Yasmeen Khan is an associate producer covering education. You can find her stories on the air and on SchoolBook.org, WNYC’s education website.
All dressed up, with legal arguments in hand, dozens of seventh graders recently analyzed the Fourth Amendment to the U.S. Constitution in a competition overseen by a panel of three judges.
The middle schoolers from Junior High School 22 Jordan L. Mott in the South Bronx have been learning their rights under the Fourth Amendment -- which protects against unlawful searches and seizures -- from students at New York Law School.
Their 10 weekly lessons culminated in a moot court competition on Friday. They debated points related to various school-based scenarios, such as when a principal has the right to search a student's backpack or locker, or when a teacher has probable cause to ask a student to empty his or her pockets. But many of them have had plenty of exposure to these issues outside of school as well.
"Up in the South Bronx, kids get stopped for no reason," said Katherine Smelas, a third-year law student who has been running the program at M.S. 22 for the past two years. "You get stopped because you are standing on the wrong street corner in the middle of the day. They get stopped because they look a certain way. It's not necessarily the cops' fault, it's not the kids' fault. It's just the way that it is right now."
Ms. Smelas said that law student mentors are not teaching seventh graders to resist instructions from police. But she said it is empowering for students to at least know their rights under the law.
"I learned the Miranda rights, and I learned that police cannot go to your house without a warrant," said Lisette Guerrero, 12.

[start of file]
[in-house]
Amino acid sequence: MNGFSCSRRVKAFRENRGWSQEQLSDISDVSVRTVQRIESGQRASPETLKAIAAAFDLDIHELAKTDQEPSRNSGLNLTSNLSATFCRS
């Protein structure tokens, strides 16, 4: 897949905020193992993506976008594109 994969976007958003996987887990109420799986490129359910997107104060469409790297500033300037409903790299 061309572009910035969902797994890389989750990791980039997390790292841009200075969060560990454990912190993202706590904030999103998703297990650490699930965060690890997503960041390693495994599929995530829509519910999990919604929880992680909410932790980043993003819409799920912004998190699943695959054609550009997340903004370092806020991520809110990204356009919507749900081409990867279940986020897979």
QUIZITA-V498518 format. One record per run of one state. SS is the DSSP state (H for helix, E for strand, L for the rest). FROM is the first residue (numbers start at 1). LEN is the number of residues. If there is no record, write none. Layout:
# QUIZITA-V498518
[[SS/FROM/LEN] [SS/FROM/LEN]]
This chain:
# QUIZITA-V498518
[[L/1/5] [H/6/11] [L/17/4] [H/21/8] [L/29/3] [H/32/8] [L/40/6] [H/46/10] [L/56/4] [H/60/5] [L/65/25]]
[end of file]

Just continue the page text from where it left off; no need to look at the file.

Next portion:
Another student, Ana Siera, 13, added that she learned that a police officer who questions a student most likely is trying to keep her neighborhood safe.
"I know that I have the right to remain silent," she said. "And if I would be interrogated right now, I would be way more comfortable, because now I know that he is trying to help us even though it seems a little scary."
This is the third year the program called Street Law is in the school, thanks to its assistant principal Joshua Brookstein. He discovered it when he was taking law classes at night.
"I want to connect them with engaging law students," said Mr. Brookstein. "But I also want them to build their critical thinking, reading, writing and speaking habits."
Students took to the podium and read from their crafted legal arguments. They then answered questions from the judges, who were New York Law School professors. Students in the audience gave their classmates a round of applause after each group of presenters.
"At first I was nervous," said Ms. Guerrero. "But I took a deep breath and just tried my best. I think I did pretty good."
Above, listen to Salice Obosu, Lisette Guerrero, Tianna Covington and Jodi Rivera share their thoughts on the moot court competition and learning about the Fourth Amendment.